Getting your cat vaccinated is vital for its health. It can train your cat’s immune system to recognize specific diseases and fight against them. Read on to learn everything you need to know about vaccines for cats.
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Vaccines are known to “train” the immune system to recognize infectious agents and activate specific cells to fight them. Once a vaccinated cat interacts with such agents, it generates antibodies and activates the cells to recognize and fight the agents.
Vaccines are considered to be one of the greatest inventions in medicine, but none of the vaccines are 100% effective, as their effectiveness can differ depending on the cat. Therefore, it is important to minimize your cat’s exposure to stray cats and infectious areas.
Kittens are prone to diseases more due to their weak immune system. Vaccinating kittens at the right time will minimize their risk of suffering from infections.
Kittens are supposed to be vaccinated between 6 - 8 weeks of age. Getting kittens vaccinated earlier than 6 weeks old would not be useful as mother’s milk is still protecting them. It’s highly important to get the right vaccinations at the right time.
Adult cats with an unknown vaccination background should be considered unvaccinated. The evaluation of an adult cat when it comes to vaccinations depends on the cat’s exposure to infectious agents. They still require vaccinations that are given to kittens.
There are always different risks associated with vaccinations, just like any other medical intervention.
After receiving a vaccine, your cat may show symptoms like decreased appetite, slight fever, lethargy, swelling in the injection area, etc. Such symptoms should disappear in a couple of days. If the symptoms do not disappear, and you feel something might be wrong, you should immediately contact your vet.
Although it’s rare, some cats can be allergic to vaccines and show symptoms like itchiness, hives, mild fever, and swelling in the neck, eyes, and lips. Severe allergic reactions include; breathing difficulties, pale gums, weakness, collapse, vomiting, and diarrhea. If you see any of these symptoms in your cat, call your vet immediately.
There are many different vaccines available and necessary for cats.
Panleukopenia: This is a highly contagious and fatal virus that can cause vomiting, fever, reduced appetite, diarrhea, and even sudden death.
Feline Herpesvirus: This virus intervenes with the upper respiratory system and causes sneezing, nasal and eye discharge, fever, lethargy, and keratitis. Kittens have a higher risk of suffering from this virus.
Calicivirus: This contagious virus causes respiratory problems in cats. Adult cats may show symptoms like sneezing, conjunctivitis, reduced appetite, lethargy, and lameness while kittens may develop pneumonia. Severe cases of calicivirus can cause death.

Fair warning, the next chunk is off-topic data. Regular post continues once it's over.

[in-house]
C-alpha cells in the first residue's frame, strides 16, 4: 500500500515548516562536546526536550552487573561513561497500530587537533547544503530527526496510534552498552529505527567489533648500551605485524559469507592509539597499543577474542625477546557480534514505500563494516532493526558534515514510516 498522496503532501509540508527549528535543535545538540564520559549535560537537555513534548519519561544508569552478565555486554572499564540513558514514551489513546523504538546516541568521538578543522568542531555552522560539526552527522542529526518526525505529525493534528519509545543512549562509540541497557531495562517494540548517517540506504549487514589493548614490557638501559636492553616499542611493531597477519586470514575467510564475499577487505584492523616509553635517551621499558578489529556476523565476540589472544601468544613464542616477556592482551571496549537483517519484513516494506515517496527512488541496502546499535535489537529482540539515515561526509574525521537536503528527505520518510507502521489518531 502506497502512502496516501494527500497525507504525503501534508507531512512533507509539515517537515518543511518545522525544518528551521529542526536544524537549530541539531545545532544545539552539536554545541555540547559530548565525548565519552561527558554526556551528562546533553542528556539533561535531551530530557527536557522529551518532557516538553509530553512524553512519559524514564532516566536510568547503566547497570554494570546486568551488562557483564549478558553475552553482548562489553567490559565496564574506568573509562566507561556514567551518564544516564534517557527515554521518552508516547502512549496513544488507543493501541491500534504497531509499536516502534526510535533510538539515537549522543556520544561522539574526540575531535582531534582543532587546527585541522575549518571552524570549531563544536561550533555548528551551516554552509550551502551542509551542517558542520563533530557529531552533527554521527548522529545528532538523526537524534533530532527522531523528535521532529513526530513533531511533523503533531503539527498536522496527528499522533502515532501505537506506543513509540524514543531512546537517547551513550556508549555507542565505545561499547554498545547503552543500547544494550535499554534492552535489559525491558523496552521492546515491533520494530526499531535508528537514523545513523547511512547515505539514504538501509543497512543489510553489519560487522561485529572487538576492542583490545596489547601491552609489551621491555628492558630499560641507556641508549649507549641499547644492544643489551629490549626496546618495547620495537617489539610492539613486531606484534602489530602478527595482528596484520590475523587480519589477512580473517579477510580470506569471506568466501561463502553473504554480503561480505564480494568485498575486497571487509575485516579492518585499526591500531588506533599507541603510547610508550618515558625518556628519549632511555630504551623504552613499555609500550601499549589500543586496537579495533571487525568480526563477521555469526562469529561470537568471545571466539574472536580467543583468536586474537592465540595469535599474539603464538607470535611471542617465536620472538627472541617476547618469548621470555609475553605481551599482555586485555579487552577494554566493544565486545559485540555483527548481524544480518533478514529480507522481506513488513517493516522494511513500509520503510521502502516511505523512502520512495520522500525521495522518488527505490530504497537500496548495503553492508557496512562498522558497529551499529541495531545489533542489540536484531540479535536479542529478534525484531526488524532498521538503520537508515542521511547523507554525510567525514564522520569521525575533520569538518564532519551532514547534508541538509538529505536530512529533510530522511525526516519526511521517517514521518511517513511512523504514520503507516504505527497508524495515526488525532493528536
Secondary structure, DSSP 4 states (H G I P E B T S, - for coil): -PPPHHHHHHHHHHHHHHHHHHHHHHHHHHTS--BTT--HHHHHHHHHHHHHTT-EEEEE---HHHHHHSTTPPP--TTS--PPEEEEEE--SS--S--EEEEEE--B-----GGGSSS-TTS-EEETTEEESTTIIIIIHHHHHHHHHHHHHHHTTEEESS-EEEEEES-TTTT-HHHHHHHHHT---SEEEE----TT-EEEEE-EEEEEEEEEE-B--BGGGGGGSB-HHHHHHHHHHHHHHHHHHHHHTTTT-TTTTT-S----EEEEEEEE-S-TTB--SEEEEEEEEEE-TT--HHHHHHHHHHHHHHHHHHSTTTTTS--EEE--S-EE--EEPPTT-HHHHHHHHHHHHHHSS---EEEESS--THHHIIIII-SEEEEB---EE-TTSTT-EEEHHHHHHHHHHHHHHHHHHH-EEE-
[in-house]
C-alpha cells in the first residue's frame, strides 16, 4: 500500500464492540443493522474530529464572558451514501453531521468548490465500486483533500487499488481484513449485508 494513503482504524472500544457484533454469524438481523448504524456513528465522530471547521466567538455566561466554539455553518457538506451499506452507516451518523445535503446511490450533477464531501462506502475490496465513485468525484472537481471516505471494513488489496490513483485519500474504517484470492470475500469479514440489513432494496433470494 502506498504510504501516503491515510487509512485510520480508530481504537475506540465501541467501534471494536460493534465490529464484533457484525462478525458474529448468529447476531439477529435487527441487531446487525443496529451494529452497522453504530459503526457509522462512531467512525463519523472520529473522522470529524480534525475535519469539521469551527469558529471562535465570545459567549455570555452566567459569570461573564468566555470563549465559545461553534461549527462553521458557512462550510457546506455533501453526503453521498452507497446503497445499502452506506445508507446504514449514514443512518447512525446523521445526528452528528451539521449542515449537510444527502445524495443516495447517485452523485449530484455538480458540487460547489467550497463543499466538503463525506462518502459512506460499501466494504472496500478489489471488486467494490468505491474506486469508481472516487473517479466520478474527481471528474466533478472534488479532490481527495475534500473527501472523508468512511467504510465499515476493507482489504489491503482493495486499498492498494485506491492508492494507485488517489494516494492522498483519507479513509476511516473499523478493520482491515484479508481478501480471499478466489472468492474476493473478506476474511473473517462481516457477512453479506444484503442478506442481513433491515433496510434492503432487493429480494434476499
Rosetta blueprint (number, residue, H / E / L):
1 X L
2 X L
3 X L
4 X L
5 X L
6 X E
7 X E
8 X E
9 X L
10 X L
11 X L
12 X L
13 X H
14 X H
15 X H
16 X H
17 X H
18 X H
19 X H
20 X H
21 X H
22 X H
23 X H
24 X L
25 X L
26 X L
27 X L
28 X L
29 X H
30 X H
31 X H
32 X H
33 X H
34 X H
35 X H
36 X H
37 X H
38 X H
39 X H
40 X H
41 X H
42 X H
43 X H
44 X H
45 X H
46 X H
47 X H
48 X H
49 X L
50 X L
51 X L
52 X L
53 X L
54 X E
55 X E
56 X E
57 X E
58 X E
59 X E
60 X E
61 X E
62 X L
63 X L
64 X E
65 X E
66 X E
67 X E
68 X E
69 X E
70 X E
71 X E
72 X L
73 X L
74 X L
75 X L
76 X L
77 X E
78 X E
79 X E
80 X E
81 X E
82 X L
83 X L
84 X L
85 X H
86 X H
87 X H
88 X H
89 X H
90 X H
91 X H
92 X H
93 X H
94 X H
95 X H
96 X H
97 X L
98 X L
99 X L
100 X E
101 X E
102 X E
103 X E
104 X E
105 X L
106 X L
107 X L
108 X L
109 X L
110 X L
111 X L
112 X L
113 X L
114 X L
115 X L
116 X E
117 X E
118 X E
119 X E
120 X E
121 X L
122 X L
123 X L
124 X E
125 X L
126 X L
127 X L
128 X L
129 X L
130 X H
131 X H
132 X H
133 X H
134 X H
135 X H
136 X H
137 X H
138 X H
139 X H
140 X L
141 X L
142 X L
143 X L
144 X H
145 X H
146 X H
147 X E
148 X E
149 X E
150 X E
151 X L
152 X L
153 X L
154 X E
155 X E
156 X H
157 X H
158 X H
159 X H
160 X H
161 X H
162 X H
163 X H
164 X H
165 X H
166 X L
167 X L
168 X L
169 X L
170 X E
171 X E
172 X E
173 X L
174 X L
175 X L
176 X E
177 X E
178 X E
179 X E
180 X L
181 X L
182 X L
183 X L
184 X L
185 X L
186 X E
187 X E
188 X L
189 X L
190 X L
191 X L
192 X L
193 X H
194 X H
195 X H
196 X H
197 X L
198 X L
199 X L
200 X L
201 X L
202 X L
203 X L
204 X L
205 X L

Rabies: This fatal virus spreads through bite wounds and saliva. Raccoons, skunks, foxes, and bats are the most common mammals that carry and spread this disease. It can also affect humans. For cats, it can be fatal once the symptoms start to develop.
Feline Leukemia Virus: FeLV is the leading cause of virus-related deaths in cats. It spreads through saliva, urine, feces, and bite wounds. It can cause immune suppression, anemia, and cancer. It can reduce a cat’s life down to two and a half years after being effected. All kittens should receive this vaccine in the first year of life.
Dermatophytosis: Also known as ringworm, is a fungal infection that can cause skin inflammation and hair loss. It can affect dogs and humans as well. Consult your veterinarian before getting this vaccine as some vets claim it is not effective.
Feline Immunodeficiency Virus (FIV): FIV is a viral disease that can disrupt the immune system. It’s mainly spread through saliva. Cats that go out and socialize with other cats have a higher risk of suffering from FIV.
Bordetella: Also known as kennel cough is a highly widespread bacterium that can cause upper respiratory infections. Symptoms include; nasal discharge, sneezing, and coughing. It can spread through bodily liquids of other cats and dogs. Vaccination can control the spread of this infection.
If your cat stays indoors all the time, you may think that she’s protected. But there’s still the risk of catching airborne germs and the germs you may bring from outside. Bringing a new cat into your household can increase the risk of infections as well. In any case, you’d want your cat to be prepared for all the risks.
Remember, the vaccines do not offer 100% immunity against diseases. Limiting your cat’s contact with stray animals and a suspicious environment is also necessary. You can also consult your veterinarian about how to minimize the risk of infections.